MWC 2014: The final mobile phone show?

It doesn’t help that major news agencies like the BBC keep referring to Mobile World Congress as “the mobile phone show”, but new handset announcements have dominated coverage for the past 15 years. So the general public could be forgiven for thinking that the annual Barcelona industry gathering is all about smartphones.

There have been some changes though. I recall back in the late 90s, when the show had moved to Cannes, one major vendor held a press conference to announce its latest pre-smartphone (let’s face it, all smartphones before the iPhone, and there were many, now have to be re-categorised). All 10 of the journalists present thought it rather impressive, although it wouldn’t be released for another year… In fact, the vendor’s engineering team were also impressed – impressed by the fact that this new phone had been created by the design and marketing teams without any input from them, leaving them with 12 months to come up with brand new technology and manufacturing processes to actually make this original ‘vapourware’ a reality!

Fast forward to 2014, and Samsung’s Unwrapped event to launch its Galaxy S5 smartphone was staged in front of thousands of journalists and bloggers. What’s more, they had working devices and promise a commercial launch in just two months time.

You only have to Google MWC to discover who and what grabbed the most headlines. Let me save you some time by revealing the top 4: Samsung, Nokia, Facebook and WhatsApp. Two major handset vendors and two OTT Internet services. The latter two can be explained by Facebook CEO Mark Zuckerberg’s keynote address at the show, where he essentially called for access to his company’s service to be regarded as a human right, equivalent to clean water and electricity, and that mobile operators should provide it for free, and WhatsApp CEO Jan Koum’s announcement that he wants to offer free voice as well as text messaging. Of course, the purchase of WhatsApp by Facebok also helped…

That leaves us with Samsung and Nokia. Samsung, obviously, because of the Galaxy S5, as well as its Tizen-powered watches. Nokia because of its rather strange decision to launch Android-powered devices ahead of its official purchase by Microsoft. We couldn’t even get on to the Nokia stand for the press conference, as it was already full (although the whoops, cheers and clapping from the distinctively US-looking denim-clad stand personnel whenever ex-CEO Stephen Elop announced anything new was a little too much to stomach. One suspects they were being watched by a human resources robot, tasked with identifying all non-believers).

Start to look further down the MWC news coverage list and you come across more handset and tablet launches. Sony got a lot of attention, although the coverage wasn’t as positive as the firm might have wished for. As did HTC, LG, Huawei, ZTE, Lenovo and Acer.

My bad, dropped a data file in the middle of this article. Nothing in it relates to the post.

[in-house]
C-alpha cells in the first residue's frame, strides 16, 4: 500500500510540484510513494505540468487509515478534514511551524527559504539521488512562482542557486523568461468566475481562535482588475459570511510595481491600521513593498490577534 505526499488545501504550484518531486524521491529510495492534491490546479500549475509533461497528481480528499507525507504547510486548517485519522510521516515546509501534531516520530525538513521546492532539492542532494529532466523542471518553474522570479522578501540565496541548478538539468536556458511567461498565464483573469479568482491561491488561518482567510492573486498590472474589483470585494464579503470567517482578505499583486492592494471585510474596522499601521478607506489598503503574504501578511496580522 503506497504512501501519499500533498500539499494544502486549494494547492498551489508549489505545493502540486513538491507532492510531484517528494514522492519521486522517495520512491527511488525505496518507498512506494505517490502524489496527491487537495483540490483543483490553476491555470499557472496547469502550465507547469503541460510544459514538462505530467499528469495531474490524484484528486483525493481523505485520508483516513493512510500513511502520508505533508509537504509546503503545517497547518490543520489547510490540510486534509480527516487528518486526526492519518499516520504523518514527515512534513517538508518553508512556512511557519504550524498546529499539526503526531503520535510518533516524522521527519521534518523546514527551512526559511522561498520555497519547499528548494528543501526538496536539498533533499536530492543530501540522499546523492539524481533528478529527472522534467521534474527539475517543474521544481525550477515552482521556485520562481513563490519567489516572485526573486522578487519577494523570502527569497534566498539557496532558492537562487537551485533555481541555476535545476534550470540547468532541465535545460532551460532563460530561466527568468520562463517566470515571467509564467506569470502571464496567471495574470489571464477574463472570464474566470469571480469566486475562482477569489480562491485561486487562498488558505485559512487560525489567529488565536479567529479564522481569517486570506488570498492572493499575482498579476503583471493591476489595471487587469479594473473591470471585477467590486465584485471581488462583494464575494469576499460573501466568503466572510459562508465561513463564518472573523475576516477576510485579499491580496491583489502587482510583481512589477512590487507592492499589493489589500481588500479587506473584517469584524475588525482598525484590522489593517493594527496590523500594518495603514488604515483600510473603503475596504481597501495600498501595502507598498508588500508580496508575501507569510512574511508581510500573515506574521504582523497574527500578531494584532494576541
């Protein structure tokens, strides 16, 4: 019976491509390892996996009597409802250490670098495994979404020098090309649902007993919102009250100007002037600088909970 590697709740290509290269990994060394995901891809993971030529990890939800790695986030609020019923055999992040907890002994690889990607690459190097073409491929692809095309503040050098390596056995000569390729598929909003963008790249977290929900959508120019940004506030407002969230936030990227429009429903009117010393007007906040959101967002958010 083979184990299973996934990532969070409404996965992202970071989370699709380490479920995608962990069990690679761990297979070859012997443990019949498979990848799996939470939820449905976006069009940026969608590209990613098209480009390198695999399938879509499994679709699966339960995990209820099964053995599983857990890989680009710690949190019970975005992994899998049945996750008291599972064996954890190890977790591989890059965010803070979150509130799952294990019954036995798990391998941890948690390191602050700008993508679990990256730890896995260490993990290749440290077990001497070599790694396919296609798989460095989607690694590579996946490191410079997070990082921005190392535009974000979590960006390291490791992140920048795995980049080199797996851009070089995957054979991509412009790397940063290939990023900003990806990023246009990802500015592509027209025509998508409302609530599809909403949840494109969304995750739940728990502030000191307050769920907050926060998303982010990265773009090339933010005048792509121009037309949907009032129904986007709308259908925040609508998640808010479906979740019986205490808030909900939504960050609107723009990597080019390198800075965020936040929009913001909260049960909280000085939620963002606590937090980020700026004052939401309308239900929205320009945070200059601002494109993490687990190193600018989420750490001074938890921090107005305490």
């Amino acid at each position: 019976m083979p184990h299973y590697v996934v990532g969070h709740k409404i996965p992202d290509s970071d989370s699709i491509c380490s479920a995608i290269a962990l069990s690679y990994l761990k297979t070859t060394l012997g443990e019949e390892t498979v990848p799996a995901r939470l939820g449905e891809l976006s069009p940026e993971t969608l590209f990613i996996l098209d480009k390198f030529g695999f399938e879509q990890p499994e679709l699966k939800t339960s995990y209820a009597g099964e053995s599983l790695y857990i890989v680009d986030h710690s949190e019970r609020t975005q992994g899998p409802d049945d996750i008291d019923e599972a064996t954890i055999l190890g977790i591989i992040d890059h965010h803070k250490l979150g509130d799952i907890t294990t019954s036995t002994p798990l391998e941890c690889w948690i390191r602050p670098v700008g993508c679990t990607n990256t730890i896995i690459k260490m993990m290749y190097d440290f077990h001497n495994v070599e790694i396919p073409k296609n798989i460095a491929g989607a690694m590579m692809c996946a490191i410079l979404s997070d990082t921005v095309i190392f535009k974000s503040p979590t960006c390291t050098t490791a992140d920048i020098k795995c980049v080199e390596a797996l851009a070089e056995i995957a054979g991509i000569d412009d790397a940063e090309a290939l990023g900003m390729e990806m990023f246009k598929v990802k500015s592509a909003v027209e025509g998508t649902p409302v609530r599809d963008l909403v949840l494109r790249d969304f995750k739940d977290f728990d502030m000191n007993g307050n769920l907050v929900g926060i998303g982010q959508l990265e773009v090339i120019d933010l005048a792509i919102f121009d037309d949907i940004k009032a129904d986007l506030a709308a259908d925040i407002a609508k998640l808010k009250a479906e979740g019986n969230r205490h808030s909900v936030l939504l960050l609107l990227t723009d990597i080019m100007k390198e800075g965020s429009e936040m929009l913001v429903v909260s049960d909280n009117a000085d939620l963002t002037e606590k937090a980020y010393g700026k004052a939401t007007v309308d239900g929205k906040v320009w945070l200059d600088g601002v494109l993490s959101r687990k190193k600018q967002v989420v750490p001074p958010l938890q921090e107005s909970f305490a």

Yet none of these devices, including the S5 and Nokia X, is particularly innovative. They are all very similar to other handsets out there. Remember the surprise and amazement when Apple showed off that first black slab and its little square icons? Every phone since has been modelled on that. Is it any wonder that we are now hearing that the smartphone market has reached maturity and that innovation is slowing?

That’s very evident, but I would amend the statement to say that this “current” smartphone phase is maturing. I would call this the second phase of smartphones – the first phase included the likes of the iconic Nokia Communicator, the second phase started with the iPhone. We just need to be patient and wait for the third phase – because there will be one.

In other news… actually, there was lots of other news at MWC. It wasn’t all about handsets. Yes, handsets grabbed most of the headlines, but MWC was about as diverse and broad as I have ever seen it; and that’s good for the industry. I heard plenty of talk about how the show should be split into two – one for devices, one for networks – but I disagree, the two are too closely connected. NFV was everywhere, which was good, as it is going to disrupt the market like nothing before it.

There were more connected cars at MWC than ever before, and chances are next year’s event will more closely resemble the Motor Show. Wearables continues to struggle, mainly due to the fact that nobody wants to be dressed by the telecoms industry thank you very much, but if the fashion houses, luxury labels and brands can follow the example of Ford and Volvo and attend MWC with their own products, then maybe this sector will achieve its promise.

The focus on healthcare appeared to have been pushed out of the main venue and into a sideshow at the old Montjuic Fira halls (along with media and broadcast) – a very bad idea. The show needs to located at one venue, it cannot be spread out across a couple of miles. Because this surely is the future of MWC, and indeed the whole industry – a connected society. Connected devices, connected services, connected networks.

Please, it’s not “the mobile phone show”. It’s more than that. But whether the mainstream media will tire of saturation coverage of “yet another smartphone that looks and works almost exactly like the last one” remains to be seen. Until we see the next phase of the smartphone market, the real innovation is happening in the network.

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